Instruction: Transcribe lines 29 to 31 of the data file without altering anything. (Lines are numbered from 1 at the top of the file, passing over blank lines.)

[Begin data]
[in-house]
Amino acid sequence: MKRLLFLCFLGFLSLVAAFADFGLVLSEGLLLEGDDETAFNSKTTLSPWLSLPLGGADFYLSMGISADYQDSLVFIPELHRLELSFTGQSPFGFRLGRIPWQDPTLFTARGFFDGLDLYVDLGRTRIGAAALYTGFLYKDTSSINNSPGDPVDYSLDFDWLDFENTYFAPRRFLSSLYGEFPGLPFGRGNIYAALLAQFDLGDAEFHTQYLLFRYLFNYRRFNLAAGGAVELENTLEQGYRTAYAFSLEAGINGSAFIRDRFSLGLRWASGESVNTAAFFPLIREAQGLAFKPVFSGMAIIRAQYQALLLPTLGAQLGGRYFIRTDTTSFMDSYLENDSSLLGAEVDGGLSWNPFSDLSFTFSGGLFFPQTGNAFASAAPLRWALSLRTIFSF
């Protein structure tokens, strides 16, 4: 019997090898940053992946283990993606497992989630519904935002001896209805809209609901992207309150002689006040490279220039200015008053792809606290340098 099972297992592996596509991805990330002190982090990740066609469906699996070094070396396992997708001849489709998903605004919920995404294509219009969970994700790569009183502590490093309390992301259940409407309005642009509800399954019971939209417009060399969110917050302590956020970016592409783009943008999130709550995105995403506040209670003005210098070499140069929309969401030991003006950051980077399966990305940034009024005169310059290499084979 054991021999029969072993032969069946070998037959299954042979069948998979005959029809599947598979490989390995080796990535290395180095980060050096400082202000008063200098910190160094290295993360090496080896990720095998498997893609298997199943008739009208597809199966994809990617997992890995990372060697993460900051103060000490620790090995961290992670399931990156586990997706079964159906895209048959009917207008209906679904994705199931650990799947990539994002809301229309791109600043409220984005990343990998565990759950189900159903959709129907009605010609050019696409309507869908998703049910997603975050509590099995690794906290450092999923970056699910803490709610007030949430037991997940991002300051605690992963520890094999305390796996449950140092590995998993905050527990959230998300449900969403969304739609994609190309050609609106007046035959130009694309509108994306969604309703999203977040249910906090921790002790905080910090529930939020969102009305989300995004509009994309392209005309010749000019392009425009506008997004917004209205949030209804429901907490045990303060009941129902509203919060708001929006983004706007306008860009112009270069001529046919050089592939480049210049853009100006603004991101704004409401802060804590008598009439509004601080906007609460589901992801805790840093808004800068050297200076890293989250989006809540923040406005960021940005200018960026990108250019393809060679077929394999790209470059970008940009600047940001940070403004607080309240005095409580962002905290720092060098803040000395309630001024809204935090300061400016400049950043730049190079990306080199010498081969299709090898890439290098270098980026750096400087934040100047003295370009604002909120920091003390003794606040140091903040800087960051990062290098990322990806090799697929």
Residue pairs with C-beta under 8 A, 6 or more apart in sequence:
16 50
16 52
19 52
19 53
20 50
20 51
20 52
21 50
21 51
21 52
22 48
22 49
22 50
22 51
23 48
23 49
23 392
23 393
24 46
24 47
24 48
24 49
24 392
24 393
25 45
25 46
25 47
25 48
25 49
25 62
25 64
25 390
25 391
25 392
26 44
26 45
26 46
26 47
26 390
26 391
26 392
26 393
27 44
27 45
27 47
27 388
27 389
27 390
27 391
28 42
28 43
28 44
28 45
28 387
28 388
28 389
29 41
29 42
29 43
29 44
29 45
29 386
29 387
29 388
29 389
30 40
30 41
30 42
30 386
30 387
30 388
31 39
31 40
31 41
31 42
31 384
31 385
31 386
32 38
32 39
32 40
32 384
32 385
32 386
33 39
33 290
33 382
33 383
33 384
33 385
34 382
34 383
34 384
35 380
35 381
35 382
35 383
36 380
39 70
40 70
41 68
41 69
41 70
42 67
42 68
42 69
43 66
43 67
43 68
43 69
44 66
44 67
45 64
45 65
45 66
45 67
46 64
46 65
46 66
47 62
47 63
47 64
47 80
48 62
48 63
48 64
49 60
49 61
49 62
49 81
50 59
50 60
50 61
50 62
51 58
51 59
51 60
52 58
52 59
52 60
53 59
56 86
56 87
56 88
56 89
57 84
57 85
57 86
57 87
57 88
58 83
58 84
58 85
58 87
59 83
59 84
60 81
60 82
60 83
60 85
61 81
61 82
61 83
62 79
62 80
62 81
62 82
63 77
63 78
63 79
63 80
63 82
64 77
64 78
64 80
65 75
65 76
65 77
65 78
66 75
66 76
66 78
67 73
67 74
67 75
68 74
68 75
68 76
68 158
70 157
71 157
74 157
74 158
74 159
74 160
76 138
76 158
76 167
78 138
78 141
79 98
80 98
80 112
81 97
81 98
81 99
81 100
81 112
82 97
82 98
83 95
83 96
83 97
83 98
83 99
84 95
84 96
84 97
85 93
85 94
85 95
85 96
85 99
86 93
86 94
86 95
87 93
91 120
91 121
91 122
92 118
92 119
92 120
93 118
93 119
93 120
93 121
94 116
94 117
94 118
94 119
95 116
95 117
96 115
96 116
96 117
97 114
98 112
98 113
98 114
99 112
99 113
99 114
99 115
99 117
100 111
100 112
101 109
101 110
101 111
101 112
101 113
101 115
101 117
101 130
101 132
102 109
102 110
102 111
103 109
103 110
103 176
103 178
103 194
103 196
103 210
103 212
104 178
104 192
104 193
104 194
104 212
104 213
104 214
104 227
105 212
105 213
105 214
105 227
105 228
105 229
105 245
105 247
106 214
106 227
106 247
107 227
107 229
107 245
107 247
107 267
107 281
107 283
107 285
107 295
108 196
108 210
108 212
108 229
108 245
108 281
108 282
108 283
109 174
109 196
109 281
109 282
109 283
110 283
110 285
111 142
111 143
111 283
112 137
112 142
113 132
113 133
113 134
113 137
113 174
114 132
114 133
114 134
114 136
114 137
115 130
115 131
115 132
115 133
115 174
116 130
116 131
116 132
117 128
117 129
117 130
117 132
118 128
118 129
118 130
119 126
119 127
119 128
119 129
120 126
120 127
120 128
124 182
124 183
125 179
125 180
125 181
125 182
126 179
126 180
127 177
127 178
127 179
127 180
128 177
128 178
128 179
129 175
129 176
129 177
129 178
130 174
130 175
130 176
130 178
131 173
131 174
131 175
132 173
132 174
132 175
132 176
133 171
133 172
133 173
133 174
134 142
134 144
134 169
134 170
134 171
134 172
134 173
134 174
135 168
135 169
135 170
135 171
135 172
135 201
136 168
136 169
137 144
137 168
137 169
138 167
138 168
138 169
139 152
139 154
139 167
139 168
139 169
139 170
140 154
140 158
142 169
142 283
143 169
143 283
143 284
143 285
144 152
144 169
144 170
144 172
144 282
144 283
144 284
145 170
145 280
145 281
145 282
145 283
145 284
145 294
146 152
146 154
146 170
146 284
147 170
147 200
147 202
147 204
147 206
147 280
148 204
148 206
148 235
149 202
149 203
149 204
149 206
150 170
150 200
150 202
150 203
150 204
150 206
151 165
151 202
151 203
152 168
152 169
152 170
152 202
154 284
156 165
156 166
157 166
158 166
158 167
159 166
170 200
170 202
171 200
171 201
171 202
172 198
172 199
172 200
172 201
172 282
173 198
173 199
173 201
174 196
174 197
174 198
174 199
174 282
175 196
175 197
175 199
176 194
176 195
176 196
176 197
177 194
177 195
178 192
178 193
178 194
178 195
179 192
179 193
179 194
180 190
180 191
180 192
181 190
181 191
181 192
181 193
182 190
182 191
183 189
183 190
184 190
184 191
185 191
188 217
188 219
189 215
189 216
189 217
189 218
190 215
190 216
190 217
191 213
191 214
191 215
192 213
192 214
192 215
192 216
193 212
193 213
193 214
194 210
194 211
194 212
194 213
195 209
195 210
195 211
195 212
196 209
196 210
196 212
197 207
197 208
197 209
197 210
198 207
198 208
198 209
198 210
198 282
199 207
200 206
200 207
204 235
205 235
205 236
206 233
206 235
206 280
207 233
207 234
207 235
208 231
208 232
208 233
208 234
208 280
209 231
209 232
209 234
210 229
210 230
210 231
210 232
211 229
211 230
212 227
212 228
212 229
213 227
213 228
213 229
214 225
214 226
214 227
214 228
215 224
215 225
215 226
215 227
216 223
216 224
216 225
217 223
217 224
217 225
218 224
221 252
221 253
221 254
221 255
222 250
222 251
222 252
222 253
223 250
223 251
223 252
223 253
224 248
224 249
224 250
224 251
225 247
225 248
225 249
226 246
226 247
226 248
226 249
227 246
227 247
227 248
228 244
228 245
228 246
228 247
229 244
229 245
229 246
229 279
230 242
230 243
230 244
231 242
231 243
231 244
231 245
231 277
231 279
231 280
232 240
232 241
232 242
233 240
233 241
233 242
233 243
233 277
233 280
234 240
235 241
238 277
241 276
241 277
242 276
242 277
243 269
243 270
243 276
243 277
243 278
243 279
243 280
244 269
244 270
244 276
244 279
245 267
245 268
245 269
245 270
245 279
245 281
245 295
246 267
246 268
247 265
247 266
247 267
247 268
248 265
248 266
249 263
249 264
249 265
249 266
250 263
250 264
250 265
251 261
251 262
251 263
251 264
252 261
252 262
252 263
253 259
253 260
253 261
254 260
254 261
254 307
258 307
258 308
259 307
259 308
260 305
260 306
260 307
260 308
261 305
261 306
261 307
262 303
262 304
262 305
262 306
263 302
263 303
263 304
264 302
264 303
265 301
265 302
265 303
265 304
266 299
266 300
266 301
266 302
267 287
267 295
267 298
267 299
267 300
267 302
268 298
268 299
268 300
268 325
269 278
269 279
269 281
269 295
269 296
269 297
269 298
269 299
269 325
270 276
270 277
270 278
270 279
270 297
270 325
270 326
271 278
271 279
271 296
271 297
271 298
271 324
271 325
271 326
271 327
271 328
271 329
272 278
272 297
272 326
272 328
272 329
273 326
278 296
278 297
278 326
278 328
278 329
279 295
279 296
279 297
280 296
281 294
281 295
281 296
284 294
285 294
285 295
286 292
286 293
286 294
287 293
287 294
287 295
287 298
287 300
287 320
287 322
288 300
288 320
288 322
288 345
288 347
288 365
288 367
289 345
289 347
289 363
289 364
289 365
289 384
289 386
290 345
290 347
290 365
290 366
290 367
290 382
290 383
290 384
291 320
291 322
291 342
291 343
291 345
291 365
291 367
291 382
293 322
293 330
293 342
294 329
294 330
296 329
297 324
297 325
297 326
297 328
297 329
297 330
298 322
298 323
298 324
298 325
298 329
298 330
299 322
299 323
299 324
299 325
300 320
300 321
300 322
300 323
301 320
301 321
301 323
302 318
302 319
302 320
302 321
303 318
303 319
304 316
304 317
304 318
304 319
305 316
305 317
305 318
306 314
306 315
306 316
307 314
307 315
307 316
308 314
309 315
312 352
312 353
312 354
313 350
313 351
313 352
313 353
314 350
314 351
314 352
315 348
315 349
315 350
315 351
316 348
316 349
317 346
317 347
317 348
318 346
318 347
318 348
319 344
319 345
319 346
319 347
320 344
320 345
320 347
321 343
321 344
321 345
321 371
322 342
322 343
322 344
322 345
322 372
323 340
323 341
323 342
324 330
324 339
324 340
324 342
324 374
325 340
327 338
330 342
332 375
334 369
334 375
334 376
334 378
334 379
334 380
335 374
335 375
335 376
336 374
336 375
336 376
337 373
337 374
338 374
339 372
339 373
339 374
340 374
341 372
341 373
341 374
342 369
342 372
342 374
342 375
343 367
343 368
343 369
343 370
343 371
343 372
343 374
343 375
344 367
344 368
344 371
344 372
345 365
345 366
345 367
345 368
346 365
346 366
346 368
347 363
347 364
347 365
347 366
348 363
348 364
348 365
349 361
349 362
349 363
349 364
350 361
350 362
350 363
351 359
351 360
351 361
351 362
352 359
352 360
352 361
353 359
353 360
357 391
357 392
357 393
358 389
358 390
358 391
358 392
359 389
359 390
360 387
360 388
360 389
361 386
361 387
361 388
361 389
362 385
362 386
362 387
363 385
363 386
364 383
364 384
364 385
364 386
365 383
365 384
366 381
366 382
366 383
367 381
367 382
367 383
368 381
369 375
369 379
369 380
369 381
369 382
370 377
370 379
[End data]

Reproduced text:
25 45
25 46
25 47